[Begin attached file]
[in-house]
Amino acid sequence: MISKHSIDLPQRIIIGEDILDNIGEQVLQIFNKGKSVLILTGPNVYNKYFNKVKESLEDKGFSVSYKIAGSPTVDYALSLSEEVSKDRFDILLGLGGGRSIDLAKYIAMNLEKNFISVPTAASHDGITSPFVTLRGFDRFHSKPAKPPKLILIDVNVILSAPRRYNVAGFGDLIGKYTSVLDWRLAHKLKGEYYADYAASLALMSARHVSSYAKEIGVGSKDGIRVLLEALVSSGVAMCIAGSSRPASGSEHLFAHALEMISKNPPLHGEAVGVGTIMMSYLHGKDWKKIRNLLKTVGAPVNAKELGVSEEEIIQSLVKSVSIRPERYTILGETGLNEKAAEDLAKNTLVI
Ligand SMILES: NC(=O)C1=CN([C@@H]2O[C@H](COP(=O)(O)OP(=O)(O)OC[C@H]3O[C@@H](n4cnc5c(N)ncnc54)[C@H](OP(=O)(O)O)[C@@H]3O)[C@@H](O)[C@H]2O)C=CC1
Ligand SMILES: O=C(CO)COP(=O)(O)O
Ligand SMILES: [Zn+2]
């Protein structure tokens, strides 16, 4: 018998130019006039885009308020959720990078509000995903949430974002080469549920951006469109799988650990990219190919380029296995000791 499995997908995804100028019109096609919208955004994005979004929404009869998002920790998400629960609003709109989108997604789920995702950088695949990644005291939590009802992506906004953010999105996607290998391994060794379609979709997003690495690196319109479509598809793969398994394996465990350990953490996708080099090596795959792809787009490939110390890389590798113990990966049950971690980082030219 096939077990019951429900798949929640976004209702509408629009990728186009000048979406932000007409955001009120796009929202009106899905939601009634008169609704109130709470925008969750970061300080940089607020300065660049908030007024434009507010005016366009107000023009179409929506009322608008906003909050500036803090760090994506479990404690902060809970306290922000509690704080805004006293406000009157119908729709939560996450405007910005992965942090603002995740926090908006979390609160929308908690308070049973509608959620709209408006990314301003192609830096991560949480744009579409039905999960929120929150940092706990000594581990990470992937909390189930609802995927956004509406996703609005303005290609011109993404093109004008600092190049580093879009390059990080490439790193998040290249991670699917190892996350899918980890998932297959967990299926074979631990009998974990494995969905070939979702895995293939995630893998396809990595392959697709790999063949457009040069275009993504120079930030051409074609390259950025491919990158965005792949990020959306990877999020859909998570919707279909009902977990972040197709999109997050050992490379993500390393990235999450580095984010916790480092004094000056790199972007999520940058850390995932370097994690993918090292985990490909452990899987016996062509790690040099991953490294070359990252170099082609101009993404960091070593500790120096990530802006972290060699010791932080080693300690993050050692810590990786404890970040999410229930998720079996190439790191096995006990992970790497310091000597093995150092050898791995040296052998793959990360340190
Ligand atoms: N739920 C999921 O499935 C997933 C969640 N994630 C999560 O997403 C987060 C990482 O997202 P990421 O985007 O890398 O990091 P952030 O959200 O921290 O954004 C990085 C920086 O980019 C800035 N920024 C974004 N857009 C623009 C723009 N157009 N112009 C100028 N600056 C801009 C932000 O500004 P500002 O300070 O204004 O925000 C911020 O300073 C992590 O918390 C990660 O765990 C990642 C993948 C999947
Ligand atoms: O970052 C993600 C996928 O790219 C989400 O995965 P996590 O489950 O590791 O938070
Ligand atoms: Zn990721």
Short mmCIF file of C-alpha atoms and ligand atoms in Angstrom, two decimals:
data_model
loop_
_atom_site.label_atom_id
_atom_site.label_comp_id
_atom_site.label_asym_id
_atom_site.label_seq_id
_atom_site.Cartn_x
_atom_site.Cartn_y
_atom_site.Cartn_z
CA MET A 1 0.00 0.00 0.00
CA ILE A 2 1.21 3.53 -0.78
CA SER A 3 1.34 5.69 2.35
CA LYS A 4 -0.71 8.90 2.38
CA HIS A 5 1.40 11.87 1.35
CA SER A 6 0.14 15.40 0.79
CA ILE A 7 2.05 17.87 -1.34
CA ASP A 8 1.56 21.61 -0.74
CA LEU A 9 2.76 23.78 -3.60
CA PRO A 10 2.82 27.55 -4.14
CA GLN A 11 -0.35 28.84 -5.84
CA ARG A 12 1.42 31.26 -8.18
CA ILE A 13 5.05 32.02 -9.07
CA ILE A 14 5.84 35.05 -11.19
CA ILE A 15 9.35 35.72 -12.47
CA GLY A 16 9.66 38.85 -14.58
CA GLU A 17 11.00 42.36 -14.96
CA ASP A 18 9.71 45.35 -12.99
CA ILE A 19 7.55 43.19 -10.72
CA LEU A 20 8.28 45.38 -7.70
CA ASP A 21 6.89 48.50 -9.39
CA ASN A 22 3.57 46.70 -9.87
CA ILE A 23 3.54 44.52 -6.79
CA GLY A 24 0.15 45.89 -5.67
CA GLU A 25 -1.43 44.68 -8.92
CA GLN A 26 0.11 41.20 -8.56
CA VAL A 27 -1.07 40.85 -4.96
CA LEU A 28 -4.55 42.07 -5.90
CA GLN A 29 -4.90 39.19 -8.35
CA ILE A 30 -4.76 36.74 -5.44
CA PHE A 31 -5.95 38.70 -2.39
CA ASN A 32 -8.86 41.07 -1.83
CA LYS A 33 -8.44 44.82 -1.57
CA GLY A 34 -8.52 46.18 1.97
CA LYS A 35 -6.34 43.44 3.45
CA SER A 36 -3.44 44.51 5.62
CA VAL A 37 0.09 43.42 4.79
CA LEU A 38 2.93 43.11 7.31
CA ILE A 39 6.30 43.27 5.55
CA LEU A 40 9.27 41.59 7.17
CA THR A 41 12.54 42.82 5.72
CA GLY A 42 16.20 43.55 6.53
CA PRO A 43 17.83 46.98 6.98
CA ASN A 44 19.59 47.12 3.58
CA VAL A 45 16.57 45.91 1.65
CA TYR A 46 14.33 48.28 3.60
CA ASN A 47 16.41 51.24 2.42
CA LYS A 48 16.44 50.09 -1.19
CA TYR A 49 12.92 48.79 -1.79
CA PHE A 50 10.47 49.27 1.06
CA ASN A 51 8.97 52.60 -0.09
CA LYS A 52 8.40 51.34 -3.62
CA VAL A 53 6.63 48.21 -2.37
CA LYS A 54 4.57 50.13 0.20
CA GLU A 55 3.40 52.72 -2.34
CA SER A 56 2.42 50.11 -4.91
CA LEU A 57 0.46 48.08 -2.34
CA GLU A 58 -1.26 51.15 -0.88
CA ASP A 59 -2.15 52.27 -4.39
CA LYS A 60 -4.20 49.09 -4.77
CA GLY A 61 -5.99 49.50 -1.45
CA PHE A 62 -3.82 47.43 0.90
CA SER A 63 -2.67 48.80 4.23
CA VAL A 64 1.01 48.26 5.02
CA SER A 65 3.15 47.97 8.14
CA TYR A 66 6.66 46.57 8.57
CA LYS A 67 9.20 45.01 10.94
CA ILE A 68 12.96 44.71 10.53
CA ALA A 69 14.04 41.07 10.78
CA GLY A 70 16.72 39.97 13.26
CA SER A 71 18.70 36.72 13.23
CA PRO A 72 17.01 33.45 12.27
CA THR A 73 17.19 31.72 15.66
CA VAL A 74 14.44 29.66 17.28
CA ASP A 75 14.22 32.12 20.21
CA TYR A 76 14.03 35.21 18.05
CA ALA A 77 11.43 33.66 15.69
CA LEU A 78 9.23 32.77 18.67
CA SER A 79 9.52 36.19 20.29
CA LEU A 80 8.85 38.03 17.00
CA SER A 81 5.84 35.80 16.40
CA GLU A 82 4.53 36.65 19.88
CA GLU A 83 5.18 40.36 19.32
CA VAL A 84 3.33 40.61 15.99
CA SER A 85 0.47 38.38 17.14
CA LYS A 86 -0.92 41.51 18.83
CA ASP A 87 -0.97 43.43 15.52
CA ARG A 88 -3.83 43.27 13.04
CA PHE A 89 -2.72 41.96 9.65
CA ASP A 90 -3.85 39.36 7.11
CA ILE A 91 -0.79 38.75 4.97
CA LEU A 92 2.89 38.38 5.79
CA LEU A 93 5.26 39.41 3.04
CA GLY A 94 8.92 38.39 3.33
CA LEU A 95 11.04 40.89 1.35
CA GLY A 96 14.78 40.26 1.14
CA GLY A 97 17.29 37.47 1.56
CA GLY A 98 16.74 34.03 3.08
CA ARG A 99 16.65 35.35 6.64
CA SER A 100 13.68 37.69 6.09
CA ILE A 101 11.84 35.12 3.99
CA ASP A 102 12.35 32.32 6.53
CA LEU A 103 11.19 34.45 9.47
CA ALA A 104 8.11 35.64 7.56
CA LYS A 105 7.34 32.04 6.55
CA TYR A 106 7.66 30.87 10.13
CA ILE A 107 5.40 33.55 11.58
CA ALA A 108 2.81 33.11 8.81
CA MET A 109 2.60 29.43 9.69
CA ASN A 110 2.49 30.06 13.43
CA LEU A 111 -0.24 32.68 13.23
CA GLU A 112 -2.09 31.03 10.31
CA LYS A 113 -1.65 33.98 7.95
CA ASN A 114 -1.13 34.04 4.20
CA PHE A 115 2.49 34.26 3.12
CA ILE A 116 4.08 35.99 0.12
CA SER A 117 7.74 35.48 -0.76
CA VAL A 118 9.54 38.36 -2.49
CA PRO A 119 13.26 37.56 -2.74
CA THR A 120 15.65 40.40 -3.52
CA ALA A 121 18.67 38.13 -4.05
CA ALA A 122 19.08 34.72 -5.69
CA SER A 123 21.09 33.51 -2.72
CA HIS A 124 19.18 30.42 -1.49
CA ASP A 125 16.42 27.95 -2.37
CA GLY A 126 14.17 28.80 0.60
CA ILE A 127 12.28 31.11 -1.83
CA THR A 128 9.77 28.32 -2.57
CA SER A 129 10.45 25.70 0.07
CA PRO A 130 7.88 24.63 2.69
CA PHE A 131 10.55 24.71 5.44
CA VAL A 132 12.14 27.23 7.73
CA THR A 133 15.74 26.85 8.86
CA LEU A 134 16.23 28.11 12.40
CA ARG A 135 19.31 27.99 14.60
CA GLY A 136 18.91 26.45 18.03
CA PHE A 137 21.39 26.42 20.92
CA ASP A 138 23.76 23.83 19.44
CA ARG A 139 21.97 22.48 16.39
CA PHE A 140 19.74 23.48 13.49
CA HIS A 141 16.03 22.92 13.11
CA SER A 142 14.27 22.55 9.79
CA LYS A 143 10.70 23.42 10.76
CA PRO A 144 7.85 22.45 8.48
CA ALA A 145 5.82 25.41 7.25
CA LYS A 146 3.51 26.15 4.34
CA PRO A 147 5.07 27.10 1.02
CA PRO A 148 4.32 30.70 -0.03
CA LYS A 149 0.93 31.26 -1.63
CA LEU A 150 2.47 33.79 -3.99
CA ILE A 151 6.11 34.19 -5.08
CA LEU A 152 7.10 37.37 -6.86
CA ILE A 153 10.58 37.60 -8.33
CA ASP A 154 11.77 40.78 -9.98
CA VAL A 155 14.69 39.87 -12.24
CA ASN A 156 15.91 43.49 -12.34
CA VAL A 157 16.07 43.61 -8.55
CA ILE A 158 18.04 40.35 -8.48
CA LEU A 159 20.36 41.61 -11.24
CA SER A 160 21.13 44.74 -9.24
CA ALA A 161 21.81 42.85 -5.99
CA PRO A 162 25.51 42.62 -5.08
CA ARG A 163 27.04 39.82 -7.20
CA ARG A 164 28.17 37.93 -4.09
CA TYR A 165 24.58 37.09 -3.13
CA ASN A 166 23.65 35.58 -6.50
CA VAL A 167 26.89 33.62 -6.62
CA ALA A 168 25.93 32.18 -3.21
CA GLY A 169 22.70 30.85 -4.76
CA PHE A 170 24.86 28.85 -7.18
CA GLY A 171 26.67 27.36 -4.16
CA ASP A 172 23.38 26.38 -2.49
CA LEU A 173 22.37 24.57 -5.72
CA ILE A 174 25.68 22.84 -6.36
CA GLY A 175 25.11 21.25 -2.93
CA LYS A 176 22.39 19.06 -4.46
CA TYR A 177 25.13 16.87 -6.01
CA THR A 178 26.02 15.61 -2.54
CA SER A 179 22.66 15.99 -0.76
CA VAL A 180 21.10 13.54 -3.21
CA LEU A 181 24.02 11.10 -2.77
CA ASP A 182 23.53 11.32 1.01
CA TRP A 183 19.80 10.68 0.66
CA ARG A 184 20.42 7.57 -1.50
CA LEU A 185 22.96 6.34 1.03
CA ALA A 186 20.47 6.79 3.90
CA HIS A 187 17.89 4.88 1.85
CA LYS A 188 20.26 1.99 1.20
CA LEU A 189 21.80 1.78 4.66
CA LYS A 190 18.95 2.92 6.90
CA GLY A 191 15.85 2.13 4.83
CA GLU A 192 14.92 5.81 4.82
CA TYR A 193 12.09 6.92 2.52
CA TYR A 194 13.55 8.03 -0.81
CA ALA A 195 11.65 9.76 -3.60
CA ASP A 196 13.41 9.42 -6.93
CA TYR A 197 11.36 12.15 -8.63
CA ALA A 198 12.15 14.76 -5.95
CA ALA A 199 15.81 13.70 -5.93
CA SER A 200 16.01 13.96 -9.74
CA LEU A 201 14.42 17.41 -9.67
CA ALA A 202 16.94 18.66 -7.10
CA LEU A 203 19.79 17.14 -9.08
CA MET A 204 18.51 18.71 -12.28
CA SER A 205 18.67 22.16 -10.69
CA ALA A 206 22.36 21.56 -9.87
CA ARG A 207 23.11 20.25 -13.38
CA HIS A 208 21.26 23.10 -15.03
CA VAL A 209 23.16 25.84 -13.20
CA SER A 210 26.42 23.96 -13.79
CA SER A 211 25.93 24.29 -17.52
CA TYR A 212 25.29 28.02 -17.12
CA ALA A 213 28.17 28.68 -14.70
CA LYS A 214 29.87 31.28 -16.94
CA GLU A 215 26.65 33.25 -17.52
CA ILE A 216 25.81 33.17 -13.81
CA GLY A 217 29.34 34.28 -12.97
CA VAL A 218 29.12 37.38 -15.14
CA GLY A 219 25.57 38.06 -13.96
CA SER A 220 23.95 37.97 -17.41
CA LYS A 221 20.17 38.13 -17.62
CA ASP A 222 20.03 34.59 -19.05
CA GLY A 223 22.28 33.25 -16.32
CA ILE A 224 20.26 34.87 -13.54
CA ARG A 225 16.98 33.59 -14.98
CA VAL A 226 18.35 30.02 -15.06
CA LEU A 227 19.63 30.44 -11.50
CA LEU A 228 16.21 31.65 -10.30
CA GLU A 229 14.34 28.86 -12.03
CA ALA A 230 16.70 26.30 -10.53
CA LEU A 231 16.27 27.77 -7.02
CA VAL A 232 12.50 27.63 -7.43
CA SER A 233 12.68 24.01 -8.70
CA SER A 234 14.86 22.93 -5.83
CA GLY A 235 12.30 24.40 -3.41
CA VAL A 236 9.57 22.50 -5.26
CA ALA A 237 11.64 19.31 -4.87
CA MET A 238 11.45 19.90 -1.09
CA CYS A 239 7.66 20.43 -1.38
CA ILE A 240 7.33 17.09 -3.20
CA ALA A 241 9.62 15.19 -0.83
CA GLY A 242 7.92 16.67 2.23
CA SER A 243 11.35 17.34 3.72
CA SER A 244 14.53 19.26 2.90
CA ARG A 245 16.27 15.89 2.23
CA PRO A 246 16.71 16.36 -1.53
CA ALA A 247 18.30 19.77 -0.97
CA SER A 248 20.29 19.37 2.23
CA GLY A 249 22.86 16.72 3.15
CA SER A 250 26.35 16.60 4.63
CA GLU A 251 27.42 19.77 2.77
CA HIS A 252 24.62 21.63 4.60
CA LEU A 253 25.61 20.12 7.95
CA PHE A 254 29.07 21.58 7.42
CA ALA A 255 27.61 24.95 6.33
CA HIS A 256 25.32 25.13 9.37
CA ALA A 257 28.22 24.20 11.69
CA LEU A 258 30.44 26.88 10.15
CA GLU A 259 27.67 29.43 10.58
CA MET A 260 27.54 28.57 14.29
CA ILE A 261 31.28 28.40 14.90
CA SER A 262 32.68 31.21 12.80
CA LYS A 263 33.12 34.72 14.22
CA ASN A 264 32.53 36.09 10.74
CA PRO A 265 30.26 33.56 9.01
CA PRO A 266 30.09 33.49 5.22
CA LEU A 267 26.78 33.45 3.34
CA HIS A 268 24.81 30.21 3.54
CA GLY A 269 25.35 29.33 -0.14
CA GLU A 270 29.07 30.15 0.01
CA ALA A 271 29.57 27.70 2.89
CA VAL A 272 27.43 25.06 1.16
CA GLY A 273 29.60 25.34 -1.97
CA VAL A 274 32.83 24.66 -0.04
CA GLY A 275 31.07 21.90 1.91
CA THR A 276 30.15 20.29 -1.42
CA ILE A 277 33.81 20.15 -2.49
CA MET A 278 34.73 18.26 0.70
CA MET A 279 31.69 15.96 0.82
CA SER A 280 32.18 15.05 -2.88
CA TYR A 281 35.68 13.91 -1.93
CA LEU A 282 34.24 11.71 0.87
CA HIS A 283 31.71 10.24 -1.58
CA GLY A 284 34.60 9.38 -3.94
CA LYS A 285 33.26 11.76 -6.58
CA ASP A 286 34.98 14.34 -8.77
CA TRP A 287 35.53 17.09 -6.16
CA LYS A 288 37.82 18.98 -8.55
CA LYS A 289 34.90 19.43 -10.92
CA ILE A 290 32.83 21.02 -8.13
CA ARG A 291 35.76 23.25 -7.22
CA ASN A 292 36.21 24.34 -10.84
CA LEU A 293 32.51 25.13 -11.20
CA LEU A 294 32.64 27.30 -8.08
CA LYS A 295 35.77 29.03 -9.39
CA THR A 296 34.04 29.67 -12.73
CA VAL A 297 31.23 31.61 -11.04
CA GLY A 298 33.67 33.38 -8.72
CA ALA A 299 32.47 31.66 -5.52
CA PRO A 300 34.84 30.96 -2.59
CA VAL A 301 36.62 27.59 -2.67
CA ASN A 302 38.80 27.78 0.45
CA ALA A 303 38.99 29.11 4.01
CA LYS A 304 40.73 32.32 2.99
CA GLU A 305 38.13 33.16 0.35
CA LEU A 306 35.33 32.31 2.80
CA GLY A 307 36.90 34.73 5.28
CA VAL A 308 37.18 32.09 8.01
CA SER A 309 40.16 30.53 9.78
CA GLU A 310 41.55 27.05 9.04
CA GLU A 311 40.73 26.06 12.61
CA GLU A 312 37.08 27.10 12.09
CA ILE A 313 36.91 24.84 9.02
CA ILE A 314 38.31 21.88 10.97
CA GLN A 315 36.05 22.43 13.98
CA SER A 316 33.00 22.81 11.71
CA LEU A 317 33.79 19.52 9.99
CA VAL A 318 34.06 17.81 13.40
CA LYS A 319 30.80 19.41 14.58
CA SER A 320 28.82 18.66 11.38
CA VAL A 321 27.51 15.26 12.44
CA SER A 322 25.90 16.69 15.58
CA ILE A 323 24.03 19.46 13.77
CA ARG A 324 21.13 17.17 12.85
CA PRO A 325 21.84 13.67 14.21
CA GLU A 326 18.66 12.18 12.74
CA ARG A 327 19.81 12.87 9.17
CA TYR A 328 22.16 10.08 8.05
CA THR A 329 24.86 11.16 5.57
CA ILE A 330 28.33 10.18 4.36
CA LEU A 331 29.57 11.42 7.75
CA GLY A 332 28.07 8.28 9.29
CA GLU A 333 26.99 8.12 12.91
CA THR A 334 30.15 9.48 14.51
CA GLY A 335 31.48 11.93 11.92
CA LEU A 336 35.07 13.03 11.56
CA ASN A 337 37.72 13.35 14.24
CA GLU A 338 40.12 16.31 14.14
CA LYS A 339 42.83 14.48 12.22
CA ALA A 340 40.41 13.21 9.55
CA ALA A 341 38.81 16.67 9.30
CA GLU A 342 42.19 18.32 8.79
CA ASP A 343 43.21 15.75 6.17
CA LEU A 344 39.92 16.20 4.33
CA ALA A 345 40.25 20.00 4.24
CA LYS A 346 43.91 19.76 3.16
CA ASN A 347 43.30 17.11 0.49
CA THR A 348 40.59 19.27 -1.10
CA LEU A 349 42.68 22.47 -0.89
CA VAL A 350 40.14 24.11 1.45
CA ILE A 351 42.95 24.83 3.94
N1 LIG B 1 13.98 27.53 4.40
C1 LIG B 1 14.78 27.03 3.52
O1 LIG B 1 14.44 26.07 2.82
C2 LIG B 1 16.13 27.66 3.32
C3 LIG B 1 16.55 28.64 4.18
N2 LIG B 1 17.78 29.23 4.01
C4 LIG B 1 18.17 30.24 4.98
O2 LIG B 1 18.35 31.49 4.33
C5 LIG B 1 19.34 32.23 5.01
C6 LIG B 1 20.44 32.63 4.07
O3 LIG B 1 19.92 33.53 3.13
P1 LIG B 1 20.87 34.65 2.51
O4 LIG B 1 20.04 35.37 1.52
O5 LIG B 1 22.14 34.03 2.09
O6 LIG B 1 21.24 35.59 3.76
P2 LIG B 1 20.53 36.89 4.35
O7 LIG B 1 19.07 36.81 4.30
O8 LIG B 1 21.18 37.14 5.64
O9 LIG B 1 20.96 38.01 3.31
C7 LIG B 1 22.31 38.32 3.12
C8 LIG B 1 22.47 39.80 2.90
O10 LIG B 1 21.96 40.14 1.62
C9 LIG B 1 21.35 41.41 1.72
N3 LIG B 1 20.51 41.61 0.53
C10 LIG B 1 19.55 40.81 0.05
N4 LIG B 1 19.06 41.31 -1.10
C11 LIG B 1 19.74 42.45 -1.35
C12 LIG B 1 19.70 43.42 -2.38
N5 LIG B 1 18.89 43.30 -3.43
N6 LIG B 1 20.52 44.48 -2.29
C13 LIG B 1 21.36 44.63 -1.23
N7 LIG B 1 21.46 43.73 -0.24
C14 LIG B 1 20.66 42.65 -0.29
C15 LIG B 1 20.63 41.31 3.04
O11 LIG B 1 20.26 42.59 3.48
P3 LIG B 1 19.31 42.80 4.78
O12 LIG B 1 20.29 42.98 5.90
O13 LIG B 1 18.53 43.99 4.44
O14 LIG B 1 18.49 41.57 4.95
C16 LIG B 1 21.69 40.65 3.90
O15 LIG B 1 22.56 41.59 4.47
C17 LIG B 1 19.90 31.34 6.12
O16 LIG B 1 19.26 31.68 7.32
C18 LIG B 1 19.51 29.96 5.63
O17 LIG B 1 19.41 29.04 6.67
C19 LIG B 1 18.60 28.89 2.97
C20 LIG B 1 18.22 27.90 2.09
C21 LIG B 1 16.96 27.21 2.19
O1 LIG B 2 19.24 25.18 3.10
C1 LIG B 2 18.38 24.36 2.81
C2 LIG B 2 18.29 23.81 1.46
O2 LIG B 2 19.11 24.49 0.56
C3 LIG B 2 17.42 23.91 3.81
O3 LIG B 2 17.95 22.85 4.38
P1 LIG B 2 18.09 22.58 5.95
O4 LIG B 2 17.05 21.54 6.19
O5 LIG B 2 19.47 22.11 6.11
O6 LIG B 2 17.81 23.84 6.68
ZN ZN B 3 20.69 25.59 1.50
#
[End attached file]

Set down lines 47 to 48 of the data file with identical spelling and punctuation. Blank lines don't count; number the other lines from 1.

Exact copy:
CA LEU A 28 -4.55 42.07 -5.90
CA GLN A 29 -4.90 39.19 -8.35